Ridiculously embarrassing question, but can $\frac{x^2-x}{x^2-25}$ be simplified to simply $\frac{1-x}{1-25}$?

Full thought process here is that this is essentially $\frac{x*x-x}{x*x-25}$ so the $x$s should cancel. The full problem is:$$\frac{x^2-x-30}{x^2-25}$$


I'm used to programming forums where a simplest-case example of an error is the way to ask about it. I should have made the full problem clearer earlier as $-$ unfortunately $-$ this lead to someone who gave more information being wrong at the final problem and I can't mark both answers right.

  • $\begingroup$ Did you try plugging in numbers, like $x = 2$, to see if those two expressions are equal for all $x$? $\endgroup$ – JimmyK4542 Aug 15 '14 at 2:18
  • $\begingroup$ No but perhaps if you tell us what your thought process was we could further clarify $\endgroup$ – illysial Aug 15 '14 at 2:19
  • $\begingroup$ @illysial The OP undoubtedly "canceled" the factors of $x^2$. $\endgroup$ – Gahawar Aug 15 '14 at 2:21
  • $\begingroup$ Was in the process of adding that, thank you. $\endgroup$ – theStandard Aug 15 '14 at 2:21
  • $\begingroup$ @Gahawar Ah I see that now ..i should've noticed earlier! $\endgroup$ – illysial Aug 15 '14 at 2:29

If you are unsure, then one way to check whether things like this might be true is to plug in a value for $x$. Let $x = 2$. We get:

$$\frac{x^2-x}{x^2 - 25} = \frac{2}{-21} \neq \frac{1-x}{1-25} = \frac{-1}{-24} = \frac{1}{24}$$

So in this case, you made a mistake somewhere.

Of course, if you plug in a value and equality does hold, then that doesn't imply it always holds. E.g. $2x \neq x^2$ in general even though it holds when $x = 2$.

  • 6
    $\begingroup$ A good rule of thumb to avoid the issue of "fortuitous equality" is to use a transcendental constant like $\pi$ rather than "nice" numbers like $2$. When dealing with a polynomial/rational equation, no transcendental constant will ever satisfy it unless the equation is identically true. $\endgroup$ – Deepak Aug 15 '14 at 2:29
  • $\begingroup$ @Deepak, great point! $\endgroup$ – Kaj Hansen Aug 15 '14 at 2:32
  • $\begingroup$ @Deepak that can be generalized even further to: given a function $f(x)$ and a set of values $Q$ that can be produced by plugging in an algebraic number $x$ into $f$ and/or $w$ that produces an algebraic number when plugged into $f$, one should opt to test with a number $u$ that exists outside this group. That way even with funky sines and cosines where certain transcendental constants lead to "fortuitous equality" we know to avoid them $\endgroup$ – frogeyedpeas Aug 15 '14 at 7:43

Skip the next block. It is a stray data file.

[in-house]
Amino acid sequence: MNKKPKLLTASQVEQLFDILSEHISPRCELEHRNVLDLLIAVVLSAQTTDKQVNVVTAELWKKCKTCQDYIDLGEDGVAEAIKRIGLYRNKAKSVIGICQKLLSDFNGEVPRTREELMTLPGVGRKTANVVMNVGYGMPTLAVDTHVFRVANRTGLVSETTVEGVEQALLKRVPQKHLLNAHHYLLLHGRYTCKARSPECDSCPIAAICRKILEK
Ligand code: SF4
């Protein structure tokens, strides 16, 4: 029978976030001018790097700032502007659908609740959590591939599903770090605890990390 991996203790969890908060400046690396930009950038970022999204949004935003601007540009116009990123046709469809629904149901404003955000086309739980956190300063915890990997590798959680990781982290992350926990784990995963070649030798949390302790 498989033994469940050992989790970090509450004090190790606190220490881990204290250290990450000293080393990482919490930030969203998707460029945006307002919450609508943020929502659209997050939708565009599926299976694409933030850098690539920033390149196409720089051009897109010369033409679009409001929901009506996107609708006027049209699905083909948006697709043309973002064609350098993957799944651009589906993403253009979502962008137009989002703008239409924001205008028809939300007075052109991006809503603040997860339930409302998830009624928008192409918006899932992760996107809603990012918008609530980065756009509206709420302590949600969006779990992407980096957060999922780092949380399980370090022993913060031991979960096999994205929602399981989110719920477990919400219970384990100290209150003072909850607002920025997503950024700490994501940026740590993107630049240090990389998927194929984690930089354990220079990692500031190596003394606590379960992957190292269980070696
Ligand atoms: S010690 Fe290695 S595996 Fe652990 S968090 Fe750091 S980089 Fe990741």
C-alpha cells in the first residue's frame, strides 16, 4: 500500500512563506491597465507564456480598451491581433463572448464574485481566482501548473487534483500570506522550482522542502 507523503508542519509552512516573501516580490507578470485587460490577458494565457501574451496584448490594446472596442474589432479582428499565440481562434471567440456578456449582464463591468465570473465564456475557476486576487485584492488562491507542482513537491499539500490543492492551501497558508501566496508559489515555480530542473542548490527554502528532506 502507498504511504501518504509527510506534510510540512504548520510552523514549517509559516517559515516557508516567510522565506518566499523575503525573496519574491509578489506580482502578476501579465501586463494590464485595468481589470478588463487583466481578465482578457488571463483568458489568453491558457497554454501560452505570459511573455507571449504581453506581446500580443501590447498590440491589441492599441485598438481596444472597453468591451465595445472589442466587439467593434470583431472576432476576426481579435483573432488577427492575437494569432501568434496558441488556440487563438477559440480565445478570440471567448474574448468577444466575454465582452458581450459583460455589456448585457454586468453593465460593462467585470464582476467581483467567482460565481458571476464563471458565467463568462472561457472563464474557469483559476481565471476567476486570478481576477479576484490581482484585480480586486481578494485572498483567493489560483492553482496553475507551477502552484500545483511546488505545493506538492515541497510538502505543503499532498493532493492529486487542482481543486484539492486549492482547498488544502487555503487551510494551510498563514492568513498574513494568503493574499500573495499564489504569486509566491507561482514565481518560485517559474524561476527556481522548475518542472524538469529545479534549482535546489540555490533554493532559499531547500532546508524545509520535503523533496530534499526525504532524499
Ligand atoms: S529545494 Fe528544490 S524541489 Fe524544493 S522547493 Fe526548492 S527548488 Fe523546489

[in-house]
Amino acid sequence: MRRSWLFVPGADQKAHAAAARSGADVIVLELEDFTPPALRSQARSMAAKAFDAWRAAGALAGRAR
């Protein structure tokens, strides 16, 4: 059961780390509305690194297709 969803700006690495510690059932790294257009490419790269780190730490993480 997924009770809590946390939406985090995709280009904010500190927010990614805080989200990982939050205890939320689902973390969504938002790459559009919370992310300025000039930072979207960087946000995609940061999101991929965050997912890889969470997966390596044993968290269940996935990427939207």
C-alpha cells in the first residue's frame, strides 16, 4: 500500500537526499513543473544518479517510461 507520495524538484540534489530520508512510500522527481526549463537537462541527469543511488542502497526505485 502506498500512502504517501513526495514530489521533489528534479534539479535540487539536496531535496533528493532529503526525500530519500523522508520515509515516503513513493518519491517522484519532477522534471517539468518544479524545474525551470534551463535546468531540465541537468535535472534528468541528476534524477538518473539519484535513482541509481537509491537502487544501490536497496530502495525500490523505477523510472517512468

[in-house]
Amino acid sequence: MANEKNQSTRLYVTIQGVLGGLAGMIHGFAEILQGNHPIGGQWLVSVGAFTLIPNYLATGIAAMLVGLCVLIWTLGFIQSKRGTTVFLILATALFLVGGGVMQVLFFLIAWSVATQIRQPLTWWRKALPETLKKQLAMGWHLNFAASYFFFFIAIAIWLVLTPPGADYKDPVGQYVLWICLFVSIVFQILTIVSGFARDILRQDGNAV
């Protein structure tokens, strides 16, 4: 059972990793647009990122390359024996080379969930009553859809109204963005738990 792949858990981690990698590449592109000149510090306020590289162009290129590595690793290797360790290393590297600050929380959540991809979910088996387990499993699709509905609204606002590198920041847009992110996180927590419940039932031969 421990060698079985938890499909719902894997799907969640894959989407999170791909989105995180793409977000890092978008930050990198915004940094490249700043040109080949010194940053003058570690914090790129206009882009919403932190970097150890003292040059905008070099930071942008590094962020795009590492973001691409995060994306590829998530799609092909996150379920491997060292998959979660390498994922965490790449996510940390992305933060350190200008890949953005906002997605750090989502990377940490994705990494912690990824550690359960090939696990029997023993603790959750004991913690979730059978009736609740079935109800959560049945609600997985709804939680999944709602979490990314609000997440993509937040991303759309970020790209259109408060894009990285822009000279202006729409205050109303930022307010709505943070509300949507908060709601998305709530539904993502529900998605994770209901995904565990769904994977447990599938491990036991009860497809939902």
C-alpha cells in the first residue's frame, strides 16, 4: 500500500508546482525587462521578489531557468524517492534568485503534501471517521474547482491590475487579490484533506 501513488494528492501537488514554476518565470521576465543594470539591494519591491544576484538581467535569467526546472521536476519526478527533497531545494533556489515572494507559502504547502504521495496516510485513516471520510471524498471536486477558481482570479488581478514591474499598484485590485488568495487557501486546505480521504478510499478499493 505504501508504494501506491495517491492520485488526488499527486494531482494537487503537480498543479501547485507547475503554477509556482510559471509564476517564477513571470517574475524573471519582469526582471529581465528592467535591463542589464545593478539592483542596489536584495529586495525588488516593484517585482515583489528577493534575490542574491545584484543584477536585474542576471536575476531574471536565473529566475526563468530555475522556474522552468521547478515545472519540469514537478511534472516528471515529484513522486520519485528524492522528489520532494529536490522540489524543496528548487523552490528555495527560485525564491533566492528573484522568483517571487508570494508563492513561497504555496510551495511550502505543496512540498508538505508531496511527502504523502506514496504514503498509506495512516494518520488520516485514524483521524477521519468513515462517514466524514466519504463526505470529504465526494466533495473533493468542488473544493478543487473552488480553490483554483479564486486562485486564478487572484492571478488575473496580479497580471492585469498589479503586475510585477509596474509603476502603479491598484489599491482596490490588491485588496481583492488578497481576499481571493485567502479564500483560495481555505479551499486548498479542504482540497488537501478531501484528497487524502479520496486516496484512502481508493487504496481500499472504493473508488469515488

• $\begingroup$ @frogeyedpeas Thank you that's a good point. I was thinking of transcendental equations and how the complementary approach would work but decided to just focus on the problem at hand. $\endgroup$ – Deepak Aug 15 '14 at 22:48

No. If you want to divide numerator and denominator by $x^2$, you will get $\dfrac{1-\frac1x}{1-\frac{25}{x^2}}$, which isn't really simpler. If you really want to do something to simplify it, you can rewrite it as



To simplify a fraction, you want to factor the numerator and denominator and see what cancels. The denominator $x^2-25$ is a difference of squares: $x^2-25=(x+5)(x-5)$, so see if either of those factors divides the numerator. When you say $x$s should cancel you should understand that "cancel" means "divide by". The $25$ term does not have a factor of $x$, so you can't cancel it.


$\displaystyle \frac{x^2-x-30}{x^2-25}=\frac{(x-6)(x+5)}{(x-5)(x+5)}=\frac{x-6}{x-5}$

  • 3
    $\begingroup$ I would suggest that this will not contribute to understanding by OP (even though correct as long as $x \neq -5$) $\endgroup$ – Ross Millikan Aug 15 '14 at 2:30
  • $\begingroup$ He seemed to have thought about the solution after the discussion about improper cancellation. I thought about just saying he should factor the polynomials, but see Gahawars post calling the $x^2$ terms "factors". It seemed that this would confuse the issue. Perhaps I was wrong. $\endgroup$ – Paul Sundheim Aug 15 '14 at 2:36
  • $\begingroup$ (changed which answer was marked as correct, although this was helpful in a secondary sort of way) $\endgroup$ – theStandard Aug 15 '14 at 2:37

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